Stress testing in 2020 | News

Stress testing in 2020

By Alistair McIntosh, HQN CEO

“Not for the first time different indicators are pointing in wildly different directions” - Patrick Hosking , Financial Editor, The Times

That’s the election out the way. What does this mean for you? Is Brexit an exciting new dawn? Will it all go horribly wrong? Well, you’ve got to plan for all eventualities. That’s where stress testing comes in. We’ve run stress testing for over 100 landlords – including in Australia. Here are our five key points:

1. The models make it easy to run the tests

Brixx, Abovo and indeed HQN all have models that can track just about any stress you can imagine, and plot the impact against your covenants and golden rules. The technology is here to help. Let it do the legwork.

2. The best boards ask the toughest questions

Now that the models are whirring away, it’s time for the board to come into their own. Are you scanning for risks each and every day? Or are you just using the risks suggested by the Bank of England or consultants? It’s not the time for off the peg solutions - you need bespoke stress testing. What could Brexit really do to your plans for building, sales and care? When the RSH comes to call, they’ll demand to see the exam questions you’re asking yourselves. The best advice I’ve heard is to practice “chronic unease”.

3. Stress testing isn’t just for Christmas

It’s not a one off. Nothing gets my goat like folk saying things such as “we do our stress testing every spring”. That’s not how risk works! You need to be doing it throughout the year, as and when you’re looking at big decisions and/or the economy shunts. The top performers keep ahead of the curve by continuously testing what emerging risks could do to them.

4. Take a Marxist approach

“The stress testers have only interpreted the world, in various ways. The point, however, is to change it.” That’s what Karl Marx (almost) wrote. There’s no earthly point in running stress tests if you don’t use them. The RSH will want to see your early warning systems to spot risks. And they’ll want to check your Plan A and Plan B for fixing things if they go wrong. So, get these ready. Make sure they’re the right ones for you. There’s no way you can rely on selling off the family silver to make ends meet if everyone else in your area has the same bright idea.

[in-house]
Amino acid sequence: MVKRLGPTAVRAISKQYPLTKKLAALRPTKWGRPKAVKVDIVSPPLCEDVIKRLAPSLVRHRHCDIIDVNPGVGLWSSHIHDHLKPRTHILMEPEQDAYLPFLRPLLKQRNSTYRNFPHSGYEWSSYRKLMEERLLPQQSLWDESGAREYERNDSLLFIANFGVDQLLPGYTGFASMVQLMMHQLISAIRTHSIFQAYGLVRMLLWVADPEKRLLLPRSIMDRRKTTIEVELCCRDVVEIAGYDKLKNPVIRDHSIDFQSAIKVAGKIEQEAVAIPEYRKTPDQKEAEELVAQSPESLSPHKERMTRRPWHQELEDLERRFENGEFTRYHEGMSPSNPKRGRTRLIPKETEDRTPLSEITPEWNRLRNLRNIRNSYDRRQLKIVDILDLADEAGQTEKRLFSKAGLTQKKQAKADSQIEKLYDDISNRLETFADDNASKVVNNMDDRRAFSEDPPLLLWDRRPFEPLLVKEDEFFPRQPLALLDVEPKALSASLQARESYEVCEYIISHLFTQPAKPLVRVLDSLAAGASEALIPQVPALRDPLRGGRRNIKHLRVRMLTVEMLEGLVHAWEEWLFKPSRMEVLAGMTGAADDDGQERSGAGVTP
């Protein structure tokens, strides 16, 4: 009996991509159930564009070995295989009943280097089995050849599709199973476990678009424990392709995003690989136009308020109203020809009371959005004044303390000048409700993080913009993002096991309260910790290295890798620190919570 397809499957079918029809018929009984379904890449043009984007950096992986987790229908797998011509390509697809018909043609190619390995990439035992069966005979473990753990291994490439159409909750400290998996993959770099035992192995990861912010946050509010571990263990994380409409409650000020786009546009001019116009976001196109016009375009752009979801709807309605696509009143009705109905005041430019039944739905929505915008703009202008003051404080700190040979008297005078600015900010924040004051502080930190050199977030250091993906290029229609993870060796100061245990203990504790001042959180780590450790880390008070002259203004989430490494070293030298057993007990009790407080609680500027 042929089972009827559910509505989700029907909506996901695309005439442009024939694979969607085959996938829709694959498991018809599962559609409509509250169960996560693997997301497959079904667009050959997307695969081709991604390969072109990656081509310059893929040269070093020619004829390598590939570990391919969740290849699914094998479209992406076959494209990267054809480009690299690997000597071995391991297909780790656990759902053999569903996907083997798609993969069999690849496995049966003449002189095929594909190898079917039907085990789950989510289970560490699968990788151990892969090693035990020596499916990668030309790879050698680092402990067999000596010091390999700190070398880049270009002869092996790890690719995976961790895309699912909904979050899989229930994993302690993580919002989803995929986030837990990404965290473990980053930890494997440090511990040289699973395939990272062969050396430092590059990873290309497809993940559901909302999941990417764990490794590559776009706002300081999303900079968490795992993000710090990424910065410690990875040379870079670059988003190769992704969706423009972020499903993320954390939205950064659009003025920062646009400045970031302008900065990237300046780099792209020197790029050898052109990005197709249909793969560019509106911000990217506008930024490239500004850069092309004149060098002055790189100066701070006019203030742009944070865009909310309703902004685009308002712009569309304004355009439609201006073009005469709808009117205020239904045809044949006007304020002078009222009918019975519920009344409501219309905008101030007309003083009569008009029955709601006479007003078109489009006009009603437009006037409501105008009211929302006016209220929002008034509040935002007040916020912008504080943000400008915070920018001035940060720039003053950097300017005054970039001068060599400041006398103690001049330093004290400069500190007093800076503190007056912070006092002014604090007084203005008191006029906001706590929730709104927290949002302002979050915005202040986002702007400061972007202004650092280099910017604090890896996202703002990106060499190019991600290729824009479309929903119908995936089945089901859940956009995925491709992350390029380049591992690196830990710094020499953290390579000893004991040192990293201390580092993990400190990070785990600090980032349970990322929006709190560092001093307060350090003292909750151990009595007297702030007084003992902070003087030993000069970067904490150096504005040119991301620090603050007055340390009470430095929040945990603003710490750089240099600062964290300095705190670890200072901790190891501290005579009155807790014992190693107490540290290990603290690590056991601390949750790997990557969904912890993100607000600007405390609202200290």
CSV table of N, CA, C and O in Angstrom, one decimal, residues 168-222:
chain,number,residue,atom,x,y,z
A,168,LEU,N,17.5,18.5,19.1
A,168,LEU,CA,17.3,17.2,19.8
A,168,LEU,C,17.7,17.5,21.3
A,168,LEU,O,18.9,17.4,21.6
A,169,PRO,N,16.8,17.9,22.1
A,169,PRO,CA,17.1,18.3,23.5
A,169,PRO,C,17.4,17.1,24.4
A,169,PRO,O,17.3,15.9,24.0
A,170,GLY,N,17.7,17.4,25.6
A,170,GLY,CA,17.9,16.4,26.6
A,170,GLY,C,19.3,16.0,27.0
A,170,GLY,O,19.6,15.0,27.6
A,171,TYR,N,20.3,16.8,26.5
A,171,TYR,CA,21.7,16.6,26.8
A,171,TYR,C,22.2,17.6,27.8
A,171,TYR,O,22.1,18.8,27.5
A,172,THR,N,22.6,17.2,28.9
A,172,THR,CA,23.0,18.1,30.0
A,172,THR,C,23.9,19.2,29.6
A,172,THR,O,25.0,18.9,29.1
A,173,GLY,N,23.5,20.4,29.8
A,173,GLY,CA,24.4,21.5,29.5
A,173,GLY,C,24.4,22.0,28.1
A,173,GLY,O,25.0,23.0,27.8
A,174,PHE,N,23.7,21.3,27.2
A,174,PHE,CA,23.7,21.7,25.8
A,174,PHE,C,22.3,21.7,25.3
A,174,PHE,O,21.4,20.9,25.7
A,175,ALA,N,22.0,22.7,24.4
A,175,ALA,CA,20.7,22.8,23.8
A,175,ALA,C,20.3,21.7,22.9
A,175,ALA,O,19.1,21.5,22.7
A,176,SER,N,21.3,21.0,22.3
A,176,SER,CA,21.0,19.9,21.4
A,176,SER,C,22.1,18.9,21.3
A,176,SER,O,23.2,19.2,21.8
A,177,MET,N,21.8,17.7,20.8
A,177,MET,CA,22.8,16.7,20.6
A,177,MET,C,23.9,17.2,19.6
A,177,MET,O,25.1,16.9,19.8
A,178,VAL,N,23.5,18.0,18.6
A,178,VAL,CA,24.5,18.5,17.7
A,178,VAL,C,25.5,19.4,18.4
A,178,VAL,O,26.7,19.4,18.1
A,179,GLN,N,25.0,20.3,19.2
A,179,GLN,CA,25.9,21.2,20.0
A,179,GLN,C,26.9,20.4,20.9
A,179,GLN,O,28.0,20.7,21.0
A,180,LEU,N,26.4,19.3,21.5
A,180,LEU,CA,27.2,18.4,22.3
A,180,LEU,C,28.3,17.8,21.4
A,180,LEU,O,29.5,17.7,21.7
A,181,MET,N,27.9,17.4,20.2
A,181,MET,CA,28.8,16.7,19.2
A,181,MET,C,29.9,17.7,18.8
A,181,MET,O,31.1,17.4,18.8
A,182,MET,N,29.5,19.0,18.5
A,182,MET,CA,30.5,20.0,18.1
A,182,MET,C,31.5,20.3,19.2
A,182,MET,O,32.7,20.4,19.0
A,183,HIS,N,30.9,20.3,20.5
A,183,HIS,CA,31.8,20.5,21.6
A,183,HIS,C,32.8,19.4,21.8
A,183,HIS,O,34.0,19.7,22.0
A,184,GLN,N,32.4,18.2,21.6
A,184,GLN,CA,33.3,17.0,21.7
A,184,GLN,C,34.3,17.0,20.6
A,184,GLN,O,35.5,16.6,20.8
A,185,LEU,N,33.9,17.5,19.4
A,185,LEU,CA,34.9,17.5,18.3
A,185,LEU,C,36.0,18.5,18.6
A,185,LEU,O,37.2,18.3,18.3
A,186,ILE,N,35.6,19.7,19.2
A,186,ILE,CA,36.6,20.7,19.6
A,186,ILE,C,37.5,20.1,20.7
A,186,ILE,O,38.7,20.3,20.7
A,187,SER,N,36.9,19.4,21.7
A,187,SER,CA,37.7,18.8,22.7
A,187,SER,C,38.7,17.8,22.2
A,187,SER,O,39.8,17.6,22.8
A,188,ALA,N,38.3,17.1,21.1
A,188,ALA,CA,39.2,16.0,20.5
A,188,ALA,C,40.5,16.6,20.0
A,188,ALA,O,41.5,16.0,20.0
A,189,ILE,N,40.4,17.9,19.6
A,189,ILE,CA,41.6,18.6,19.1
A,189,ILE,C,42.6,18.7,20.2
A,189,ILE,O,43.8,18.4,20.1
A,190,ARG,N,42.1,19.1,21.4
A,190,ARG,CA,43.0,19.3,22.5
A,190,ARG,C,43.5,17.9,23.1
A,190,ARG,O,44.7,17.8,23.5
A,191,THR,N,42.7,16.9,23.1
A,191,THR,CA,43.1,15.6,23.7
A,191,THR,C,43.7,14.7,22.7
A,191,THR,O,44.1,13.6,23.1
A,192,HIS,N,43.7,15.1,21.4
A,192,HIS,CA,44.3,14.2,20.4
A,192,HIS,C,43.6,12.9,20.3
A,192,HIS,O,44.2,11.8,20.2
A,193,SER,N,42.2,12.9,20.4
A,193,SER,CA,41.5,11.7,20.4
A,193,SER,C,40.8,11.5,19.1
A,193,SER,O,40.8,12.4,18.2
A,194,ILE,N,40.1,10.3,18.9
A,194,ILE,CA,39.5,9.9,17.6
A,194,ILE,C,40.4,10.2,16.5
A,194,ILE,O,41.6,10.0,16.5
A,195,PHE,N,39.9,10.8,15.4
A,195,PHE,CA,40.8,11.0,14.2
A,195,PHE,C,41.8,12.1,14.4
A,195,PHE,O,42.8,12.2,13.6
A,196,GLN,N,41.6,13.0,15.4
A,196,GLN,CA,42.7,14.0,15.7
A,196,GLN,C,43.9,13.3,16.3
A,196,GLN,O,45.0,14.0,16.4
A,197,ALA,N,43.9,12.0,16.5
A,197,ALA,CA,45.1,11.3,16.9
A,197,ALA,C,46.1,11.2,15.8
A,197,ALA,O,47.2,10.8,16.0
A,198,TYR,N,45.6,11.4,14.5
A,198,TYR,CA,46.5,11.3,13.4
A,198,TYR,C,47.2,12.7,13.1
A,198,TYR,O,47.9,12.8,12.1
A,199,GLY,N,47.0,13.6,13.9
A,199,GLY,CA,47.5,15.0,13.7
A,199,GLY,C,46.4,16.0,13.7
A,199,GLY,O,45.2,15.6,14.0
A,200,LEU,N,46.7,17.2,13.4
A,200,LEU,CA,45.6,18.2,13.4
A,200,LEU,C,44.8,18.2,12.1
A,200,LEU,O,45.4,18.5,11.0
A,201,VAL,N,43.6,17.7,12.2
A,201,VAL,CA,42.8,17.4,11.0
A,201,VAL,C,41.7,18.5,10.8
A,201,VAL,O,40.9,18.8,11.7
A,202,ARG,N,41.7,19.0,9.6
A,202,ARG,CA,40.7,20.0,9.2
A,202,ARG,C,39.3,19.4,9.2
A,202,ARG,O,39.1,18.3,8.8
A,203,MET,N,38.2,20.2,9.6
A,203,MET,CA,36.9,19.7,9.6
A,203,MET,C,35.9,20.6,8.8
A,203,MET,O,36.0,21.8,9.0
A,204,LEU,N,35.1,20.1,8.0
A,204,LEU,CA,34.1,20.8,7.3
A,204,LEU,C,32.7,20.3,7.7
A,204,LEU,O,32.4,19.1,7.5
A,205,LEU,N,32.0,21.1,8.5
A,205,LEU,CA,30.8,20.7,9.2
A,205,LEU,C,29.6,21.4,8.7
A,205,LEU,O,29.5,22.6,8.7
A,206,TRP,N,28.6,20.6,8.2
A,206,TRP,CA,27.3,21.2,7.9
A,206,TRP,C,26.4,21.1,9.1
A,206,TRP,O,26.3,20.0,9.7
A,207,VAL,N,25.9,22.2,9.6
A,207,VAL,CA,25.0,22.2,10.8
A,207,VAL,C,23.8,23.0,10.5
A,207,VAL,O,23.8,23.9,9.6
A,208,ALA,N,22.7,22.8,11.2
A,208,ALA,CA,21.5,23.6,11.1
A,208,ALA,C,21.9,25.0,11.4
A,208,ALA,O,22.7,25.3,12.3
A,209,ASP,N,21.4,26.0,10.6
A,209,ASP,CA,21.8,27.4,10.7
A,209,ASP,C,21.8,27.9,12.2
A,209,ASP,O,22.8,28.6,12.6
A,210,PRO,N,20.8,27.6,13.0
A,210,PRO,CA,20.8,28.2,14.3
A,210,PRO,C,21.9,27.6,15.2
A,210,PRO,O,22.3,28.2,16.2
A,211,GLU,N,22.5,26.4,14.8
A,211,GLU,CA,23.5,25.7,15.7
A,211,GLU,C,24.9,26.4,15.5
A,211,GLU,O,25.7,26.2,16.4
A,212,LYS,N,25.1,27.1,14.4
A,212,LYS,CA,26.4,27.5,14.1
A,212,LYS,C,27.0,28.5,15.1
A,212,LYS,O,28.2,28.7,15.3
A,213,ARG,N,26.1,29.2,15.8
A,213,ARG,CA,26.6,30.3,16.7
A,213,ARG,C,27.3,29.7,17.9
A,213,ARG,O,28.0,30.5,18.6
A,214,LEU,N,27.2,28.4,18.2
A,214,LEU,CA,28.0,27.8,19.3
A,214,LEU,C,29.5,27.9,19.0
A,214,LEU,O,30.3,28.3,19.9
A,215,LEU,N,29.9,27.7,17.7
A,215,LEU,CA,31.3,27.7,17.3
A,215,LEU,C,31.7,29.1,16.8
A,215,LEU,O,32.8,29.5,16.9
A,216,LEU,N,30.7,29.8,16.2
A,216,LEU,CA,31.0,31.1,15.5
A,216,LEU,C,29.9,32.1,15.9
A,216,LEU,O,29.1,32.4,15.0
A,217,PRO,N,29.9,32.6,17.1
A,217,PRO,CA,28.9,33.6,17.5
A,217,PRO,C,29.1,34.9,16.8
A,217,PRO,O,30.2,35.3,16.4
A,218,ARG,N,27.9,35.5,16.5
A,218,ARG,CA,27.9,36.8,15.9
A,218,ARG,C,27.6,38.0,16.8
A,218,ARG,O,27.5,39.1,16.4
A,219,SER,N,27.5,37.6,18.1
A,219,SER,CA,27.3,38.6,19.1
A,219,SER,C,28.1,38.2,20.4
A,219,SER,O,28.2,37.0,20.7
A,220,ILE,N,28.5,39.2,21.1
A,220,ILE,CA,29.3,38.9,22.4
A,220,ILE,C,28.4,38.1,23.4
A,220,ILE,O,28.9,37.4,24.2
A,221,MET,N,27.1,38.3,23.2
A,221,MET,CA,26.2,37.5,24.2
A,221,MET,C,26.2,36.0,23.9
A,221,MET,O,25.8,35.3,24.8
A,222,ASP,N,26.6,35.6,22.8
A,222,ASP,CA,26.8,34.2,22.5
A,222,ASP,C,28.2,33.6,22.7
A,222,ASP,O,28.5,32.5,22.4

5. Don’t let stress testing bring you to a grinding halt

We’ve seen a few associations that spooked themselves here. It’s an easy trap to fall into. They got so good at dreaming up extreme stresses that they wound up being scared of their own shadows. In fact, they could have won the Booker prize for some of the scenarios they devised. But in the end saying no became the default position. That’s not what we want to see at all. Stress testing is just a way of thinking things through before you make a decision. It’s a tool. Nothing in life is without some sort of risk. You’ve still got to fix the homes and build new ones. Use stress testing responsibly.


How can HQN help?

Why not come to our next stress testing event in London on 21 January 2020?

Click here to read more and to book.

Here’s a sample of delegate comments from the last event we ran in November 2019:

Comments on Richard Foster, RSH speaker

“Practical straightforward talk. Honest.”

“Very informative – emphasis on board knowledge requirement and broader thinking around stress testing, both financial and non-financial.”

Comments on Housing Finance Network Lead Associate Ian Parker

“Practical. Focused. Challenging.”

“Stress testing model using our Financial Forecast Return to the RSH was very relevant.”

“Strong focus on board involvement and the need for more robust testing.”

Comments on practitioner presentation from Sue Smith, Halton Housing

“Spoke well and had much wisdom to impart.”

“Relatable and very similar to us with good delivery on risk.”

“Use of Brixx reporting function was interesting and thought provoking.”

Comments on Alistair McIntosh HQN, chair

“Lively, insightful ‘state of the union’ overview.”

“Well delivered on agenda for the day. Regulator questioning was good.”